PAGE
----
Something had been lurking in the back of my mind for too long. I couldn’t give it an accurate description, it was just a shadow of something that wouldn’t show me its face, but during a conversation at small group, it stepped into the light. The words found their way out of my mouth. In that moment, I am grateful I was with my church family, because I needed to confess it.

“If we say we have no sin, we deceive ourselves, and the truth is not in us. If we confess our sins, he is faithful and just to forgive us our sins and to cleanse us from all unrighteousness. If we say we have not sinned, we make him a liar, and his word is not in us.” 1 John 1:8-10

I have different feelings about and for the three persons of God. It’s unsettling and I am wrought with guilt at its very existence within me.

“for your name’s sake, O Lord, pardon my guilt, for it is great.” Psalm 25 ESV

Walk with me in this for a minute, and I’m okay if anyone takes a moment to judge me, but I have to live this outloud. I’m judging me anyway, so it can be party.

I think of Jesus, and I’m both broken and grateful for His stripes and scars for me, and I cry sorrowful and joyful tears simultaneously. I can love and hate what Jesus endured for me. The paradox dwelling in that connection is essential, albeit baffling for me, in our relationship. It exists with no room for guilt. What do I do with this? I want to rejoice like David before the ark.

Like others, I have to give myself over in worship, letting all of it blaze as one sweet, painful river, drowning in the current, still on fire.

“But He was pierced for our transgressions; he was crushed for our iniquities; upon him was the chastisement that brought us peace, and with his wounds we are healed.” Isaiah 53:5 ESV

I think of the Holy Spirit, and I’m stoked. When Mark taught the series, The Forgotten God, I was excited. This is the aspect of God that pushes and pulls, and as Jesus said He would, helps us. The Holy Spirit is fire and balm, the whisper and the shout in my ears, the conviction and comfort in recognizing my mistakes and getting past them after repenting. This indwelling closeness makes it possible for us to say and do things we can’t on our own, allowing us to speak words that are not ours, share knowledge we don’t have on our own, do miraculous things in His name, leaving no room for guilt.

“Nevertheless, I tell you the truth: it is to your advantage that I go away, for if I do not go away, the Helper will not come to you. But if I go, I will send him to you.” John 16:7 ESV

Now, here is where I fold up like a lawn chair, where I want to hide myself like Adam and Eve did:
I think of God the Father, and I could strike out running toward a shadow in which to hide. I’m forcing a gap here, a chasm. I’m leaving room for guilt, though it’s not what I really want. I feel like the cat in the Pepé Le Pew cartoons, squirming in the arms of God’s affection, looking for distance. It’s not because I feel repulsed by His love, it’s more toward unworthy and fearful. He will judge me, and I’ve done some stuff! But He doesn’t give us a spirit of fear, right?

The only way I can phrase this accurately is to say I don’t feel super close to this part of God. It’s not him, it’s definitely me. I feel guilty for that, even more unworthy. This is a thorn, it’s in my foot, impeding my walk, and I’m sure I’m missing out on something amazing.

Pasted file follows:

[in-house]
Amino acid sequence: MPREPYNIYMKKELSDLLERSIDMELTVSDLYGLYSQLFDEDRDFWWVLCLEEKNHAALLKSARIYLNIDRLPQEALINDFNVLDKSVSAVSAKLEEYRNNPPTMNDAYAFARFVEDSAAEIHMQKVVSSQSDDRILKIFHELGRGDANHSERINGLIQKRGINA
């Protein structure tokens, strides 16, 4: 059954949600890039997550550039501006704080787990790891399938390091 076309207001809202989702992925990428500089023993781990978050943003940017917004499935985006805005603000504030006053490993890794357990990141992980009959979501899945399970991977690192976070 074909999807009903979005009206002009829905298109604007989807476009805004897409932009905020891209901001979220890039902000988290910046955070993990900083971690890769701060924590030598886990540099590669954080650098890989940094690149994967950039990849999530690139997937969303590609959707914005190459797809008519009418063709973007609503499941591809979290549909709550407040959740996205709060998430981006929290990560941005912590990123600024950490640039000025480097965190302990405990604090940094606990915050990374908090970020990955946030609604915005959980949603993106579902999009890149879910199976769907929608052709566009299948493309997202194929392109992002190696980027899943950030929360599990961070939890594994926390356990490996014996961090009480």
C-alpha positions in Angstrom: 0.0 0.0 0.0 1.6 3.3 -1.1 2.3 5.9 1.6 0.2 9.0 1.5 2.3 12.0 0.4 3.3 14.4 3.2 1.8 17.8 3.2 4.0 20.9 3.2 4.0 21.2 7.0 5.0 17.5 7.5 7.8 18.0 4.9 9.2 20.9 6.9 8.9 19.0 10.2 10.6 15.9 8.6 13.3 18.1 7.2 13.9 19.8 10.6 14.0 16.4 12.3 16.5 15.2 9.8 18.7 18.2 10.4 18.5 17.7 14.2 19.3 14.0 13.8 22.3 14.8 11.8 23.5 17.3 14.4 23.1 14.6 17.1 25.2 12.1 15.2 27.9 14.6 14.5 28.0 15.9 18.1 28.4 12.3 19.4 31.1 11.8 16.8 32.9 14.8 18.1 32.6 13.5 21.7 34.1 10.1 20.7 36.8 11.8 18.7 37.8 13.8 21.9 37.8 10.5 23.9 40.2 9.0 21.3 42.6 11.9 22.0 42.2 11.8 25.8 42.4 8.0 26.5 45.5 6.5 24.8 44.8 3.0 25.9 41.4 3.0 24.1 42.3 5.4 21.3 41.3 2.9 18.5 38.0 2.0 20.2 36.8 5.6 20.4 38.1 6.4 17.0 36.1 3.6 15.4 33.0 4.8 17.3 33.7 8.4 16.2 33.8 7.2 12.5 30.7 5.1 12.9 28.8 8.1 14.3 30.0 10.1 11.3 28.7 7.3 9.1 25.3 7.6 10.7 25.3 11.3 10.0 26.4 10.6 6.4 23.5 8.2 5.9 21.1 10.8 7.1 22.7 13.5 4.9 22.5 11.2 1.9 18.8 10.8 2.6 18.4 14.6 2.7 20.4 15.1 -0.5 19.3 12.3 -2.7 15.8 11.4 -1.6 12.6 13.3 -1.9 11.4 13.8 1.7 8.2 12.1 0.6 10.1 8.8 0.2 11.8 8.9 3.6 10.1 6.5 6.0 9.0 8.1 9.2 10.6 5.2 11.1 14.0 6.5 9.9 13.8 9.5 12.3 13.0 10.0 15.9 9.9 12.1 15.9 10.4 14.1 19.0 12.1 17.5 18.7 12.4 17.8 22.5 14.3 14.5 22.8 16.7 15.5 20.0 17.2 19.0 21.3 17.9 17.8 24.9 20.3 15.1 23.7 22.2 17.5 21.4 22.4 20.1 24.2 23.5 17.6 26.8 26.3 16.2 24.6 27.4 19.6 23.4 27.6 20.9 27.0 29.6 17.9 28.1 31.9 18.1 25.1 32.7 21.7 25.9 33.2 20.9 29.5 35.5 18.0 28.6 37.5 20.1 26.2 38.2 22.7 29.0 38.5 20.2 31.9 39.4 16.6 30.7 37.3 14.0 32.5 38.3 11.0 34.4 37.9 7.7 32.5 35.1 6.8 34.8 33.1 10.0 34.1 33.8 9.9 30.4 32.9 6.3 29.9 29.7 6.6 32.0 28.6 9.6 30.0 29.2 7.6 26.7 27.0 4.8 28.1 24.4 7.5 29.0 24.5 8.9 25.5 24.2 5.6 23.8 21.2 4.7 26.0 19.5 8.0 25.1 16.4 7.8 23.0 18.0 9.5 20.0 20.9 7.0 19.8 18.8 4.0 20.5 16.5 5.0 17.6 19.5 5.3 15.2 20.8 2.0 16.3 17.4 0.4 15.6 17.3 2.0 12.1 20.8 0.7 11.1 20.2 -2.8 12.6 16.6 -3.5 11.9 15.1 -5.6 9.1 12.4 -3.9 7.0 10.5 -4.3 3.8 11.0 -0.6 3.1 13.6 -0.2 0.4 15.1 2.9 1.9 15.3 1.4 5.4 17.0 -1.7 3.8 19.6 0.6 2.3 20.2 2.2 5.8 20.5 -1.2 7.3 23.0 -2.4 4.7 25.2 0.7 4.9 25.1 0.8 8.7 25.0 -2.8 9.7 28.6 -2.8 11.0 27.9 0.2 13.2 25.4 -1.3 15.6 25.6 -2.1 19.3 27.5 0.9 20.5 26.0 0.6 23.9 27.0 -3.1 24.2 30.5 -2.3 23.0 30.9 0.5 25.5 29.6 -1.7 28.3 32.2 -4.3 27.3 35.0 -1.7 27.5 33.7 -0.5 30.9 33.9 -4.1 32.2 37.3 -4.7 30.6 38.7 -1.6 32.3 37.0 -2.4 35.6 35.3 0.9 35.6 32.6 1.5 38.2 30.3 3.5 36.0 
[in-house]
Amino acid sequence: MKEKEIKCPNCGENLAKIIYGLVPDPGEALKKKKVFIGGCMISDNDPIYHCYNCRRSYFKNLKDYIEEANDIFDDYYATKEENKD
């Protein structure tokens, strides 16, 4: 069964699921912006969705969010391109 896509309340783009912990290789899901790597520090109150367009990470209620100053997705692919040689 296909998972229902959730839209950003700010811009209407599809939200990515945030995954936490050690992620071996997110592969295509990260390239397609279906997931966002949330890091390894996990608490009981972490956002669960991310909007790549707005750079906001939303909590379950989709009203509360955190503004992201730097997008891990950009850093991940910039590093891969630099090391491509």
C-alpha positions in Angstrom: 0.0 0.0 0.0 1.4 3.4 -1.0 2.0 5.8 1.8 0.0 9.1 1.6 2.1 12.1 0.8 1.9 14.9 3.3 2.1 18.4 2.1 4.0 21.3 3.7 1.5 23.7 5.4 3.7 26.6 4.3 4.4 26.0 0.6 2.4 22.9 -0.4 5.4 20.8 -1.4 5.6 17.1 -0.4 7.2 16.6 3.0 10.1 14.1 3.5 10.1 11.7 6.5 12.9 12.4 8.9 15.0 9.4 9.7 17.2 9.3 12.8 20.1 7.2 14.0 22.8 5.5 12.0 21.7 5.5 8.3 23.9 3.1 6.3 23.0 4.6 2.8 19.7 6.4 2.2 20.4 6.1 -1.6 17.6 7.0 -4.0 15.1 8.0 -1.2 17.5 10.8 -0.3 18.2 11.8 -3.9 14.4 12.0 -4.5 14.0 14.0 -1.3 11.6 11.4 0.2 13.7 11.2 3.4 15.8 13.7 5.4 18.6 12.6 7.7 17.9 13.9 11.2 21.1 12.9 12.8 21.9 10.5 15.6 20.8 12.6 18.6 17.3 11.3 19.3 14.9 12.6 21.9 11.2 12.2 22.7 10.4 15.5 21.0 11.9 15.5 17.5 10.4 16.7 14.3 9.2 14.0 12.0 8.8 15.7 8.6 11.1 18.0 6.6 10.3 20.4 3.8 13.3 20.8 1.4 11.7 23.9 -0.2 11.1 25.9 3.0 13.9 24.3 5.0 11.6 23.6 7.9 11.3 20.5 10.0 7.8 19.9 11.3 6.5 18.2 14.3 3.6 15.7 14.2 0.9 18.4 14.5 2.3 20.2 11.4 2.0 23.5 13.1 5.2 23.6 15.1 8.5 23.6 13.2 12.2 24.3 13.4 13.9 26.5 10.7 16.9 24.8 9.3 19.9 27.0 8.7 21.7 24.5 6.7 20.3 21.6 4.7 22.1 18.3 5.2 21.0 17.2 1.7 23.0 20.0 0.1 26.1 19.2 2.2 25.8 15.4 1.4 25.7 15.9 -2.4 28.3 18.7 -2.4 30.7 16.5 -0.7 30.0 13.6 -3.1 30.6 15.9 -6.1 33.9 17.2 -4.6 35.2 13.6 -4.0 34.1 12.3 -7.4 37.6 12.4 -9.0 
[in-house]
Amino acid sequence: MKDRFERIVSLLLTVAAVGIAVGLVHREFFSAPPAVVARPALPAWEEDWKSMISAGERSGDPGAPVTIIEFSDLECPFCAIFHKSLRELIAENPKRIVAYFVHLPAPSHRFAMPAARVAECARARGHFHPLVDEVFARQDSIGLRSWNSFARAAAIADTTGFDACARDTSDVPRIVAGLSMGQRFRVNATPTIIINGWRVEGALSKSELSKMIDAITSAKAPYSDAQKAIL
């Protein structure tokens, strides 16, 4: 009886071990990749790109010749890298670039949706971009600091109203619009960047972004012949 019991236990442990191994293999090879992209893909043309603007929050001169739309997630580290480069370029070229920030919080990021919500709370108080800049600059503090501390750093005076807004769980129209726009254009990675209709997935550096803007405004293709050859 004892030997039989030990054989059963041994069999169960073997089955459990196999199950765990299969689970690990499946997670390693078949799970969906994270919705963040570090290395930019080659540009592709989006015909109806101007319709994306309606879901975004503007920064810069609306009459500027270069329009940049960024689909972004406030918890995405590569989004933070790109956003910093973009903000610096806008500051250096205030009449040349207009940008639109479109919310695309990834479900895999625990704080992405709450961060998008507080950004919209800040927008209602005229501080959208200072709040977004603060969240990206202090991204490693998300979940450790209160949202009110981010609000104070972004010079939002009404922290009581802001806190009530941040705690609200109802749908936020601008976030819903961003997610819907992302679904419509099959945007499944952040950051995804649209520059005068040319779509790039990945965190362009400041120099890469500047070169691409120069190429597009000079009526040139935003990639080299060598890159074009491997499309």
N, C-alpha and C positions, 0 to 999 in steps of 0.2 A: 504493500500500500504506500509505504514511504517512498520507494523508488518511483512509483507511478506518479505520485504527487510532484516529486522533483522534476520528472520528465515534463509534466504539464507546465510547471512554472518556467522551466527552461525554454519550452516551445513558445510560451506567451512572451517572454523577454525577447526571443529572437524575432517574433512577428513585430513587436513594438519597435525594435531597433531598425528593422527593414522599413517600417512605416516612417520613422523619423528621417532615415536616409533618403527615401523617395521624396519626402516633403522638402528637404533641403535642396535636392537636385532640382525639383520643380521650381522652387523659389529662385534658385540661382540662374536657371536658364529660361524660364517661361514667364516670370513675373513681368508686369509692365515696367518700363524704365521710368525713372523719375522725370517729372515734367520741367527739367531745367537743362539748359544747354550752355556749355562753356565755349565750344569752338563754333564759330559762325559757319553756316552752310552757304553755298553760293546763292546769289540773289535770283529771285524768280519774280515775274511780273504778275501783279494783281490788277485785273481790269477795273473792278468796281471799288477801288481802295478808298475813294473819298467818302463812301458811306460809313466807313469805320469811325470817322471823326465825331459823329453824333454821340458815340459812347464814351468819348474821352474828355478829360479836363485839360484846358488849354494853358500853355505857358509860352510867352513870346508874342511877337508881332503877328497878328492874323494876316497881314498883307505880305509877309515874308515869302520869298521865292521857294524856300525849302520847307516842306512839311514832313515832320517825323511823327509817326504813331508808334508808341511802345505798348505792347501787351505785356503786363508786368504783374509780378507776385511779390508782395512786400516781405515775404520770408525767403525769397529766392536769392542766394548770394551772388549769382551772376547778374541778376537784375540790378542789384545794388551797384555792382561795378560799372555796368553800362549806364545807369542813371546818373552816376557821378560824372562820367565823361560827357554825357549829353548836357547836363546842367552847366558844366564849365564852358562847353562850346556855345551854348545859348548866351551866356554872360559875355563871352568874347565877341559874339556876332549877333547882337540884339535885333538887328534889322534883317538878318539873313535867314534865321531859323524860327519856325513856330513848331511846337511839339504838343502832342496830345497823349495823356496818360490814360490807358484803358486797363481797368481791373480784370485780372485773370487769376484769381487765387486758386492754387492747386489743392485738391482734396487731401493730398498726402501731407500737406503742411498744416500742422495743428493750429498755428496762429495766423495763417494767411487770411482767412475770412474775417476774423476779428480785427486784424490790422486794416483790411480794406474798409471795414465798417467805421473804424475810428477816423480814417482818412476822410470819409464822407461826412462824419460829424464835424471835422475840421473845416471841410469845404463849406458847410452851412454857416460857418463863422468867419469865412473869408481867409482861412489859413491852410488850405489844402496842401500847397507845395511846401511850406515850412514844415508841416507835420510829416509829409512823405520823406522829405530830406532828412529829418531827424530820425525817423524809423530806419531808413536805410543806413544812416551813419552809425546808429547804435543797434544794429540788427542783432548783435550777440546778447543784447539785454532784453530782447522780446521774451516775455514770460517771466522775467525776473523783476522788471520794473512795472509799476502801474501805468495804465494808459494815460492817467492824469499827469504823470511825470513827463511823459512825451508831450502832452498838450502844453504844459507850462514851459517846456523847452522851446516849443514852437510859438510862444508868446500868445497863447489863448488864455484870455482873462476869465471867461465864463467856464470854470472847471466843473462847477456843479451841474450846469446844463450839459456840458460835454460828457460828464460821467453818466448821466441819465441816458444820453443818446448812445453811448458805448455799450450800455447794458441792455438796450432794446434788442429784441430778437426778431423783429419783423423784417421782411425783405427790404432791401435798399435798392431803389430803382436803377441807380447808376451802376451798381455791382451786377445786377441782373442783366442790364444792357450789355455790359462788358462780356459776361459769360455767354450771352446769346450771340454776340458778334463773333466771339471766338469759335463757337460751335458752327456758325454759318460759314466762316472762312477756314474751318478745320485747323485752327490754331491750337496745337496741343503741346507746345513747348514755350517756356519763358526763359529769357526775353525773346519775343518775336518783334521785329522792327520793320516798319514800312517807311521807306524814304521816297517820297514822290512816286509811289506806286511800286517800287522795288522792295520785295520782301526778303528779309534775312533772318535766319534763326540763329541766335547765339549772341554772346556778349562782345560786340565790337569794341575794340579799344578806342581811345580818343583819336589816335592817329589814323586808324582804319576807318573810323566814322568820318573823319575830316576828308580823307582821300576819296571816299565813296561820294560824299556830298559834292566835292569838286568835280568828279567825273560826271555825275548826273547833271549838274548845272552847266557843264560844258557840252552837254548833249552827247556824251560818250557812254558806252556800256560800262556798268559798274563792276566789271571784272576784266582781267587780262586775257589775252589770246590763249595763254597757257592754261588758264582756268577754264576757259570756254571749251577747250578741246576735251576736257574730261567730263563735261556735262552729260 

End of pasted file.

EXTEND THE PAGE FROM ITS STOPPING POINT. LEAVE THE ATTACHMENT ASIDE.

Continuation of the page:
“for God gave us a spirit not of fear but of power and love and self-control.” 2 Timothy 1:7

So what do I do with this? How do I go about letting God the Father closer? Do I try to reconcile these feelings, curb stomp them into submission, or let Jesus stand in the gap, while having the Holy Spirit reshape my heart for an up close encounter at a later date? Where do I go?!

I go to the parable of the prodigal son, this comforts me when I feel distant. There was a time in my life after I was rescued by the Savior, a lengthy time, I must confess, when I more than turned away, I ran away from God- all three persons of Him. But who can hide from the monolithic, yet uplifting and sheltering presence of the Lord? Certainly not me. When I returned, I was and am still, as welcome as when I was found the first time. Grace is scandalous!

“ And the son said to him, ‘Father, I have sinned against heaven and before you. I am no longer worthy to be called your son.’ But the father said to his servants, ‘Bring quickly the best robe, and put it on him, and put a ring on his hand, and shoes on his feet. And bring the fattened calf and kill it, and let us eat and celebrate. For this my son was dead, and is alive again; he was lost, and is found.’ And they began to celebrate.” Luke 15:21-24 ESV

“Love is patient and kind; love does not envy or boast; it is not arrogant or rude. It does not insist on its own way; it is not irritable or resentful; it does not rejoice at wrongdoing, but rejoices with the truth. Love bears all things, believes all things, hopes all things, endures all things.” 1 Corinthians 13:4-7

So I cling to that, And lean into the whispers of the Holy Spirit, while I mourn and rejoice the price paid for me, all while keeping my distance from my Father. He demonstrates what I lack in patience, waiting always, and I’m sure he has to be shaking his head at the utter ridiculousness of dealing with me, but smiling, with His hand extended in my direction. After all, he’s my father, I am His, and He is mine.

Leslie Prince

1 Comment. Leave new

John Atherton
July 5, 2019 1:03 pm

This is so real, so vulnerable, so necessary for all of us to hear because it holds up a mirror and we can’t turn away

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